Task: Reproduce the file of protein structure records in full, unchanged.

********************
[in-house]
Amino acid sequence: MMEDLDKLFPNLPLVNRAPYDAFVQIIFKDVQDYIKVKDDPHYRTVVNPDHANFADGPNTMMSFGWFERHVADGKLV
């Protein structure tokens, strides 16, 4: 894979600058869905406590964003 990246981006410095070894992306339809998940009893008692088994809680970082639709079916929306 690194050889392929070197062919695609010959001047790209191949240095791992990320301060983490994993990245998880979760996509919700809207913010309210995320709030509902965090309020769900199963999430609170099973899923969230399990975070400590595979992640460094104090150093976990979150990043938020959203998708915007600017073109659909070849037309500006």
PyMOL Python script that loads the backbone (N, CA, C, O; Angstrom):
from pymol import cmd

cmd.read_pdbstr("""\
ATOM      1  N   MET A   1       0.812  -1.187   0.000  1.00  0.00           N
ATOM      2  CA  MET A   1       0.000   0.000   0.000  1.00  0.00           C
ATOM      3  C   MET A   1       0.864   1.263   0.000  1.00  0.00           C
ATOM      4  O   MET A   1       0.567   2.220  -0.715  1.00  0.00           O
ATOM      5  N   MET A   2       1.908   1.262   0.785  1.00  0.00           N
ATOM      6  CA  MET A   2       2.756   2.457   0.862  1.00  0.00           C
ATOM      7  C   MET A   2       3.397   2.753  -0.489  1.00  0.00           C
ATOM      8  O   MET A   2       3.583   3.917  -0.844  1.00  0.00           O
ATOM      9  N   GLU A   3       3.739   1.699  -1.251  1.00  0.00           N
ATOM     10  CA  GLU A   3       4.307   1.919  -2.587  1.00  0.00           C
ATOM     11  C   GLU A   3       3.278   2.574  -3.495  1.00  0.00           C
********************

[in-house]
Amino acid sequence: MMEDLDKLFPNLPLVNRAPYDAFVQIIFKDVQDYIKVKDDPHYRTVVNPDHANFADGPNTMMSFGWFERHVADGKLV
């Protein structure tokens, strides 16, 4: 894979600058869905406590964003 990246981006410095070894992306339809998940009893008692088994809680970082639709079916929306 690194050889392929070197062919695609010959001047790209191949240095791992990320301060983490994993990245998880979760996509919700809207913010309210995320709030509902965090309020769900199963999430609170099973899923969230399990975070400590595979992640460094104090150093976990979150990043938020959203998708915007600017073109659909070849037309500006």
PyMOL Python script that loads the backbone (N, CA, C, O; Angstrom):
from pymol import cmd

cmd.read_pdbstr("""\
ATOM      1  N   MET A   1       0.812  -1.187   0.000  1.00  0.00           N
ATOM      2  CA  MET A   1       0.000   0.000   0.000  1.00  0.00           C
ATOM      3  C   MET A   1       0.864   1.263   0.000  1.00  0.00           C
ATOM      4  O   MET A   1       0.567   2.220  -0.715  1.00  0.00           O
ATOM      5  N   MET A   2       1.908   1.262   0.785  1.00  0.00           N
ATOM      6  CA  MET A   2       2.756   2.457   0.862  1.00  0.00           C
ATOM      7  C   MET A   2       3.397   2.753  -0.489  1.00  0.00           C
ATOM      8  O   MET A   2       3.583   3.917  -0.844  1.00  0.00           O
ATOM      9  N   GLU A   3       3.739   1.699  -1.251  1.00  0.00           N
ATOM     10  CA  GLU A   3       4.307   1.919  -2.587  1.00  0.00           C
ATOM     11  C   GLU A   3       3.278   2.574  -3.495  1.00  0.00           C